tudents and letting agencies have expressed concern that the Housing Fair was left too late this year, following “unprecedented” student panic in finding off-campus accommodation for the coming academic year.
Jon Carden of Cardens Estate Agents, which had 270 student properties available in November last year, claimed that students who attended the fair on Tuesday 12 January were left “disappointed to find that we had only 22 properties to offer following the rush for accommodation pre-Christmas.
“We would anticipate that the majority of those properties would be let in the coming week, leaving a very limited choice thereafter. The market has undoubtedly changed and it may be that consideration ought to be given to the Housing Fair being held earlier in future years, in order that students who wait for the fair to look for their accommodation are not at a disadvantage.”
Star Lettings, who came to the Housing Fair with just seven houses to advertise, echoed these remarks, claiming that they had let “about 90 per cent of properties before Christmas”.
Speaking at the Housing Fair, Star Lettings Director Cara Khadaroo told Exeposé: “It’s been the quietest Fair we’ve had in about five years, and that’s because a lot more were let before Christmas. It seems like more exhibitors aren’t here either. At half past one, it was very quiet and that’s very unusual indeed.”
With fewer properties on offer at this year’s housing event, many students were left “panicked” – some even resorting to queuing outside estate agencies in the early morning in order to sign contracts.
“I queued outside a letting agents this morning at 8:30am to sign for a house to make sure we’d get it,” Dom Self, third- year Engineering student, told Exeposé:
“We’ve left it to January in the past, but this week was chaos. I made bookings at the Housing Fair that were cancelled by 9:00am on Wednesday, and there were landlords at the fair advertising for 2017/18!”
Amid this “chaos”, Rory Cunningham, Community Liaison Officer, still believes “students who don’t rush into housing contracts have a much better experience. Taking some time to reflect on the kinds of people you want to share a house or flat with can result in a more harmonious tenancy,” he said.
According to students, such advice shows the University to be “out of touch”. With an estimated attendance of nearly 2,000 students battling for the remaining properties, “nearly everything I saw [at the fair] was signed for by someone else 2 hours after the viewing. There’s not enough time to deliberate, leaving everyone feeling panicked and potentially signing for a house just to make sure they get one,” Engineering student Dom Self added.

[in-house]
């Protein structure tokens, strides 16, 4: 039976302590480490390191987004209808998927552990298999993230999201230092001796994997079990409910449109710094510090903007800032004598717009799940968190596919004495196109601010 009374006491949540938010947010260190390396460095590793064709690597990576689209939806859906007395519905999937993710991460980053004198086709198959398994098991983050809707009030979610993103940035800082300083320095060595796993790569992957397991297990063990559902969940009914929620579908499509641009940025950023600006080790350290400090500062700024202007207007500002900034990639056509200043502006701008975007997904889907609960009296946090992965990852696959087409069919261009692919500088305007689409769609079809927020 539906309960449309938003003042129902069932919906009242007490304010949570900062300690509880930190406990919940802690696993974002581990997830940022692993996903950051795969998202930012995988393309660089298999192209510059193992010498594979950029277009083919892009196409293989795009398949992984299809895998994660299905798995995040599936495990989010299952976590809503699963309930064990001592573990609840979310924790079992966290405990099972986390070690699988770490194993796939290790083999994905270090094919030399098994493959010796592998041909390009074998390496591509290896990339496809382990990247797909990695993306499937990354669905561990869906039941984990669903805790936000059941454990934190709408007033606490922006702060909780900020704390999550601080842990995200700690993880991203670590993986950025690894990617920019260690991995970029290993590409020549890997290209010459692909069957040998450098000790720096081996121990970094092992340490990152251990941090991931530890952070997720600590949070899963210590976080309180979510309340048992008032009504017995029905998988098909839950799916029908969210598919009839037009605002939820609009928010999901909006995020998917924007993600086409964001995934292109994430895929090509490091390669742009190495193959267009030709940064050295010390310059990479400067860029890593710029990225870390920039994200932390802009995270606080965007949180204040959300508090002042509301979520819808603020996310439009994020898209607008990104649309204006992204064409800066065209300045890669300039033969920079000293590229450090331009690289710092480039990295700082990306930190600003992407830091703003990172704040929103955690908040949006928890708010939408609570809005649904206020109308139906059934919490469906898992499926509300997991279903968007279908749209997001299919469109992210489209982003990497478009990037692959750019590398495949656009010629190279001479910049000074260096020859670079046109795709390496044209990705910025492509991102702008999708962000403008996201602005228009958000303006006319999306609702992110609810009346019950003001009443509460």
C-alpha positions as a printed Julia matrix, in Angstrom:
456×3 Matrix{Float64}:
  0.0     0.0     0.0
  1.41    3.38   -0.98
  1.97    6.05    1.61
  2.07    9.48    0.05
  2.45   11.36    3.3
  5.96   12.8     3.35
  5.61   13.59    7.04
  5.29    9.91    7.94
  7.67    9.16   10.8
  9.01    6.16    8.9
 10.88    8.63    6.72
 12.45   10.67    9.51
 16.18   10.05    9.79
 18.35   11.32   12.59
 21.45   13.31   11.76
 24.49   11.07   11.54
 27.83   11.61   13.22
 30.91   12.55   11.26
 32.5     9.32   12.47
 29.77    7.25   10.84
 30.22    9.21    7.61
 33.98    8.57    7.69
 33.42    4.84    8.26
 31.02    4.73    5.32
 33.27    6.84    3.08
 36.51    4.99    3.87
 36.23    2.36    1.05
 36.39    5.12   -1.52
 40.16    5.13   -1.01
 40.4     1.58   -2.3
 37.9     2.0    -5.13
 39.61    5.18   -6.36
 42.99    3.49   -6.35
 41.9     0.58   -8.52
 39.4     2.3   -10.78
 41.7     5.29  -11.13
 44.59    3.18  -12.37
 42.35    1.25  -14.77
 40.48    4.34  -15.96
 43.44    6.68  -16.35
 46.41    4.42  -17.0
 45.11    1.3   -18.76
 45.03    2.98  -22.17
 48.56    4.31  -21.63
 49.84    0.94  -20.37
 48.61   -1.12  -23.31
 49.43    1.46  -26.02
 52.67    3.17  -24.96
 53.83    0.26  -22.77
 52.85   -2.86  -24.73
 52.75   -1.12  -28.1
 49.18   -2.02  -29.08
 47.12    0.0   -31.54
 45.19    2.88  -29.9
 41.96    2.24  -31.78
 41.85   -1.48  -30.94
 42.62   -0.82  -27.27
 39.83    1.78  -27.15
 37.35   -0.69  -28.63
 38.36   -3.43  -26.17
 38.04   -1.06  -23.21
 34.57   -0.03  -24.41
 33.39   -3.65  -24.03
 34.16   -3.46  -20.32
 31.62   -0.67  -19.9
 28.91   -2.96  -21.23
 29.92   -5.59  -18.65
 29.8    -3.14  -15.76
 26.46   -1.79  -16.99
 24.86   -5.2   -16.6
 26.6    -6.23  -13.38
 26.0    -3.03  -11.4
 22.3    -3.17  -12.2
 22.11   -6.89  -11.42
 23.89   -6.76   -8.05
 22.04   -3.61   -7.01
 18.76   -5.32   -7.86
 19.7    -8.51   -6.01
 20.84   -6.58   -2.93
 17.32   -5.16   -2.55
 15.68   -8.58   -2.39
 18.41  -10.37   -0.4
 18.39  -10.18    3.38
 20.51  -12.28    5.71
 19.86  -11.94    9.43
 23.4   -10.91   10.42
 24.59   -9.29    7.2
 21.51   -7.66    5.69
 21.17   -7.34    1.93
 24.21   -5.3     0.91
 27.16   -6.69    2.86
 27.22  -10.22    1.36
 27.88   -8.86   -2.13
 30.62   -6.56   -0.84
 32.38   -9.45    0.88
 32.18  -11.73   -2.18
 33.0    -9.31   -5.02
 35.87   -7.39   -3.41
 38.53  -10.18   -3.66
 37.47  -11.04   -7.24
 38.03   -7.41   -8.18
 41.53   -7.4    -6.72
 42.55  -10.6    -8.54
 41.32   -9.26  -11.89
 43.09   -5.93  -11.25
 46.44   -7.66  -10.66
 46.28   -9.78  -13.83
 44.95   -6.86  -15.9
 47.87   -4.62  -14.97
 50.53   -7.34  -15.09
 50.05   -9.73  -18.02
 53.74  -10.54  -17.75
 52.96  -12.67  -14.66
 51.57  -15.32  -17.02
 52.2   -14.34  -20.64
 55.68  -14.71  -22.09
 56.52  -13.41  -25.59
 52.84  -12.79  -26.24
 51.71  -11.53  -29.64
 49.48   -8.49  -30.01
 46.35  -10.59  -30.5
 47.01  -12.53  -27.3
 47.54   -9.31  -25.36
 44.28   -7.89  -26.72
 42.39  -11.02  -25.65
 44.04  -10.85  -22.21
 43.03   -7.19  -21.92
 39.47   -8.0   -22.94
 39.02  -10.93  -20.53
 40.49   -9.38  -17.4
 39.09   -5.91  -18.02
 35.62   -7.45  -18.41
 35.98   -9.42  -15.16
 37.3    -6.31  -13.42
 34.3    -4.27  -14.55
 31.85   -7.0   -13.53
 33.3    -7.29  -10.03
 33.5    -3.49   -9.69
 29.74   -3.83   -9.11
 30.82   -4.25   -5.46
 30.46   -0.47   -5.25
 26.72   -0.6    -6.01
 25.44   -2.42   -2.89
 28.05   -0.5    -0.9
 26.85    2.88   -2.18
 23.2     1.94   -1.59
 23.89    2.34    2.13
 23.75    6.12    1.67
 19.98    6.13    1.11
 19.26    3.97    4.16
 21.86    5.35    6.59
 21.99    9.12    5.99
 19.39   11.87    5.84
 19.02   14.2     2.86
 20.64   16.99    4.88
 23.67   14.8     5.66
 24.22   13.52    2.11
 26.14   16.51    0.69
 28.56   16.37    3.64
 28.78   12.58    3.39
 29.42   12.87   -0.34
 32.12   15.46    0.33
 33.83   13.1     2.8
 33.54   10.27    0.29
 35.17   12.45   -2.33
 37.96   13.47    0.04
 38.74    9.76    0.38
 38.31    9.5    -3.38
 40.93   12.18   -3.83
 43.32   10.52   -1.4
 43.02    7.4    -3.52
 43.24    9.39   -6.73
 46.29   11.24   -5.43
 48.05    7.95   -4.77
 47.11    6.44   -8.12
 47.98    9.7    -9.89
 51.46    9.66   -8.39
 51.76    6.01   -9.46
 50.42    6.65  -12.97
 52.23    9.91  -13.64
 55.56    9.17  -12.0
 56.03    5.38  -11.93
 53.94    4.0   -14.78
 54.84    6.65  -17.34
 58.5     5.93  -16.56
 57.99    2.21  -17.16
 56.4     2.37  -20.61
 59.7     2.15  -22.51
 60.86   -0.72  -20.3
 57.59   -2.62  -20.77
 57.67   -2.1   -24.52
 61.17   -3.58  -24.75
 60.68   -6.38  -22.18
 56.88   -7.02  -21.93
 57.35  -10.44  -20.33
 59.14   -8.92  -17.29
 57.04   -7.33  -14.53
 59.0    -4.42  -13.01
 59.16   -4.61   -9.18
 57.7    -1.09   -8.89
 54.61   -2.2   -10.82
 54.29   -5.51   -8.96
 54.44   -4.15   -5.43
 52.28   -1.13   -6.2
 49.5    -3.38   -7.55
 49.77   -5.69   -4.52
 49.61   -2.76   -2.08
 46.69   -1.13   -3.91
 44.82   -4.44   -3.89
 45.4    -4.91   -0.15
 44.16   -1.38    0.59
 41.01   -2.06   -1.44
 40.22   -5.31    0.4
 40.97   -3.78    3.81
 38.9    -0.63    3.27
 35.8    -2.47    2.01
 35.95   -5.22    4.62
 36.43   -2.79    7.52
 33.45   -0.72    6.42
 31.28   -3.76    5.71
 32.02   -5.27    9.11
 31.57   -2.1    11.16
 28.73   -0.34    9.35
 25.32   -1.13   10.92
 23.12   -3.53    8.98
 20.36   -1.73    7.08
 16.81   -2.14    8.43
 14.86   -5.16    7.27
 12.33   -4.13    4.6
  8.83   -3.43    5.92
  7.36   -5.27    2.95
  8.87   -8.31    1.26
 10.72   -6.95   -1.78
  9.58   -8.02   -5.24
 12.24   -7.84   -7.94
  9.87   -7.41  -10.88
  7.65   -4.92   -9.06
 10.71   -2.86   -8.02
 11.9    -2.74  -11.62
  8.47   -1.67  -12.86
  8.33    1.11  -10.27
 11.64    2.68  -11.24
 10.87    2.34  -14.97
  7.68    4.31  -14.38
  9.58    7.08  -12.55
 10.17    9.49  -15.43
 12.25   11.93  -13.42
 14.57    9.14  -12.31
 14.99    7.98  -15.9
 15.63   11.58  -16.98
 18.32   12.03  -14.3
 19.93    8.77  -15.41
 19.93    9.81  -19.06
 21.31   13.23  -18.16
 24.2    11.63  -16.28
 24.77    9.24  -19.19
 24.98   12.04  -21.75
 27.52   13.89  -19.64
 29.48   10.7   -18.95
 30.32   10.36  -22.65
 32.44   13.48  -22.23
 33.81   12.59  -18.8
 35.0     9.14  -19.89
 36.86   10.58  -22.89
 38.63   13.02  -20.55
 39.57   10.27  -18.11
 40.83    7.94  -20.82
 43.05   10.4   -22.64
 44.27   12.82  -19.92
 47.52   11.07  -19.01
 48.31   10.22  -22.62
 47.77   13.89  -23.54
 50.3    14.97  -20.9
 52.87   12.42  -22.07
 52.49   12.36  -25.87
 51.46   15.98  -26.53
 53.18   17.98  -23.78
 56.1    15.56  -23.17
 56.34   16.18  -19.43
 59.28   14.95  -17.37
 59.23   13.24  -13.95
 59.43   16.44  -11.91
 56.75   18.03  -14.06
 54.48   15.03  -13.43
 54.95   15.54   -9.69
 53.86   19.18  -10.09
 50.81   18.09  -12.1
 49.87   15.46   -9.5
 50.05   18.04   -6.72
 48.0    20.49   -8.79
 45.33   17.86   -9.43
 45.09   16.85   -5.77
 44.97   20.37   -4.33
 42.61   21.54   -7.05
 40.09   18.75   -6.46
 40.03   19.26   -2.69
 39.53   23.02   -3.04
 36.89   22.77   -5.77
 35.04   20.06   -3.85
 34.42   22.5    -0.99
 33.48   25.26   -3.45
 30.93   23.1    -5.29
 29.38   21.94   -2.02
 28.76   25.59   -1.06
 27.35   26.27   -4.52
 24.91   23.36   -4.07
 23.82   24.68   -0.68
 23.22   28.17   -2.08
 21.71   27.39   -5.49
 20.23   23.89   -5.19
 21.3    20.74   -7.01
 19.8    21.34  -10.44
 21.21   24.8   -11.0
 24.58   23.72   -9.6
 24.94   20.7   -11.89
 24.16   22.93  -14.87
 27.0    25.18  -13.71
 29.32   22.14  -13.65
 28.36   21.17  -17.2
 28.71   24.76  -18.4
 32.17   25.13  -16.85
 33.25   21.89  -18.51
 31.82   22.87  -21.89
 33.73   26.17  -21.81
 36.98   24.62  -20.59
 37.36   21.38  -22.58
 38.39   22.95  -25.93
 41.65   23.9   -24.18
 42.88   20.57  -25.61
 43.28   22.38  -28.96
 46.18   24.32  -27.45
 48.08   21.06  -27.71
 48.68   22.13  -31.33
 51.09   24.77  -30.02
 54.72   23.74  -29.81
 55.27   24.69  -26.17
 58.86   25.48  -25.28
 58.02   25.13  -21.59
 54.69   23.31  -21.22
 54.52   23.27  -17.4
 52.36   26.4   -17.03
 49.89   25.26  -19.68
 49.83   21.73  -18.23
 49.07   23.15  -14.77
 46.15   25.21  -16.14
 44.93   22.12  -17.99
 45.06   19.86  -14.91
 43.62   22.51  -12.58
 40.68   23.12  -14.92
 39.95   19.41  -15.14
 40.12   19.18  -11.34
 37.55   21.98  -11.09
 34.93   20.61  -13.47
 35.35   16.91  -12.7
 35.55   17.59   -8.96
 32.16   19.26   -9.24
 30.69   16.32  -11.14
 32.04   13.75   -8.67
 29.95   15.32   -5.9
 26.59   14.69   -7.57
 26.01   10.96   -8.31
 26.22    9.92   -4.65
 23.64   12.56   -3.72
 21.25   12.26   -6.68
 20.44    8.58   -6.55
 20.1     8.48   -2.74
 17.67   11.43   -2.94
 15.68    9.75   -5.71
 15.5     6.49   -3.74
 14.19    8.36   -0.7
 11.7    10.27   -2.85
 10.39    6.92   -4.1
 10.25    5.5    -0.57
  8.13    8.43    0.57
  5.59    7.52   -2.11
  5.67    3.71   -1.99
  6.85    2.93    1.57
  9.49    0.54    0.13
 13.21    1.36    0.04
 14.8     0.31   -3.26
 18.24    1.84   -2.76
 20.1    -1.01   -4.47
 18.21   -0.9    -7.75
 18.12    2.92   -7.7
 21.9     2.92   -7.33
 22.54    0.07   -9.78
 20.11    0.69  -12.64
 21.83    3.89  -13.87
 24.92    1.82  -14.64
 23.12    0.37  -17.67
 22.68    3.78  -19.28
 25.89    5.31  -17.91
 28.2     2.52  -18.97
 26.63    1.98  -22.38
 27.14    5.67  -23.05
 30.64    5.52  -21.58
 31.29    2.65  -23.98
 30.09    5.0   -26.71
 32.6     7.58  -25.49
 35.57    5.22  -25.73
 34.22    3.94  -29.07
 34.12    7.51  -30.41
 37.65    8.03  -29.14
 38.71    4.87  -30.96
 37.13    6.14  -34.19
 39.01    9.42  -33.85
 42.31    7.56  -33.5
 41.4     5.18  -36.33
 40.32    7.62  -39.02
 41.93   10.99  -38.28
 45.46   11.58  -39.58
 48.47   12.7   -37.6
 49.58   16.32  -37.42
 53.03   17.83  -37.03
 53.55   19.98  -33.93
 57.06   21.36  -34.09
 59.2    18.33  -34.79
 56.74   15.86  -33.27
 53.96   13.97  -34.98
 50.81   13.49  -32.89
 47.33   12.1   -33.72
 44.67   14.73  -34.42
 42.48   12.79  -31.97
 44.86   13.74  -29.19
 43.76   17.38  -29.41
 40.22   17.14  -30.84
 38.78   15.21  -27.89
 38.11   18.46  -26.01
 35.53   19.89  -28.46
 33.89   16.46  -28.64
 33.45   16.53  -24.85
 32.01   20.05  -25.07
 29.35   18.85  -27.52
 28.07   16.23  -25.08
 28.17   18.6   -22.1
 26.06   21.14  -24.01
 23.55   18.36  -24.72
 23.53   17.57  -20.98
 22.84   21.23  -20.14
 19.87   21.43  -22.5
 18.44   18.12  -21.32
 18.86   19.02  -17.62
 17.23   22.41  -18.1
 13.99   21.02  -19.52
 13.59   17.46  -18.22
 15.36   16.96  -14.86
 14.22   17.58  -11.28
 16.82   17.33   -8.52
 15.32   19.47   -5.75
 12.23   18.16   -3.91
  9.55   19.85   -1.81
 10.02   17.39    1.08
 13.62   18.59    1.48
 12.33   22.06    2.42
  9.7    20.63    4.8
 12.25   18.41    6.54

So far this term, the Advice Unit has received 37 contracts and other enquiries relating to accommodation in for 2016/17 this week, while 151 were received in the period 1 November to 31 December – an 84 per cent increase compared to the same period last academic year.
Private landlord Marcus Baldwin points the finger at local estate agents for causing the rush. “I know a lot of landlords and the Uni want this to happen after Christmas and the New Year, but the letting agents want it to start in November and December- that’s no good for anyone,” he said. “It all used to be done using the accommodation list that was published later in January, but as a result people don’t want to wait anymore.
“I came to the fair with just four properties, and have given out about 200 flyers and taken down 50 or 60 names. The Housing Fair is a ‘way’ to go about things, but it’s really been a ‘fight’ for accommodation. I think the uni could do a whole load more to stop this fight.”
Such a “fight” may be attributable to rising student numbers. A report from the Exeter branch of the Citizens Advice Bureau (CAB), published in June 2014, suggested that the city needs more student accommodation, highlighting “the need to offer student accommodation options more widely across the city by improving transport links and introducing planning policies to dis-incentivise property developers and incentivise students to live further away from the university”.
Still reluctant to live further from campus, however, students are finding themselves paying premium prices for a good location. One student property based on Sylvan Road rose by almost £10 a week, while a Danes Road house increased by as much as £20.
Students also bemoaned the Housing Fair’s emphasis on expensive private exhibitors advertising studio apartments such as Printworks and Collegiate AC, taking to Yik Yak to express their concerns:““There’s plenty of housing for everyone” – true, though only if you’re willing to spend £140 a week on a studio flat,” one student posted on the anonymous social network.
Not all feedback has been negative, however. Lou Aubey, a first-year Flexible Combined Honours student, described the fair as “really useful”. “Without it, we probably wouldn’t have found anything at all,” she said.
This year also saw the Guild expand their support offering with last Thursday’s ‘Housemate Finder’ event, which was “an overwhelming success with nearly 200 students attending during the evening”.
Speaking about Housing Week, VP Welfare and Diversity Naomi Armstrong told Exeposé: “The first ever volunteer Housing Team has been a great success. The team has supported numerous property viewings and students have commented on how useful it is to have this opportunity.
“House hunting can be stressful so it has been a great experience to be part of the Housing Team to help students through their first renting experience.”
For anyone concerned about housing, the Guild Advice Unit offers confidential advice.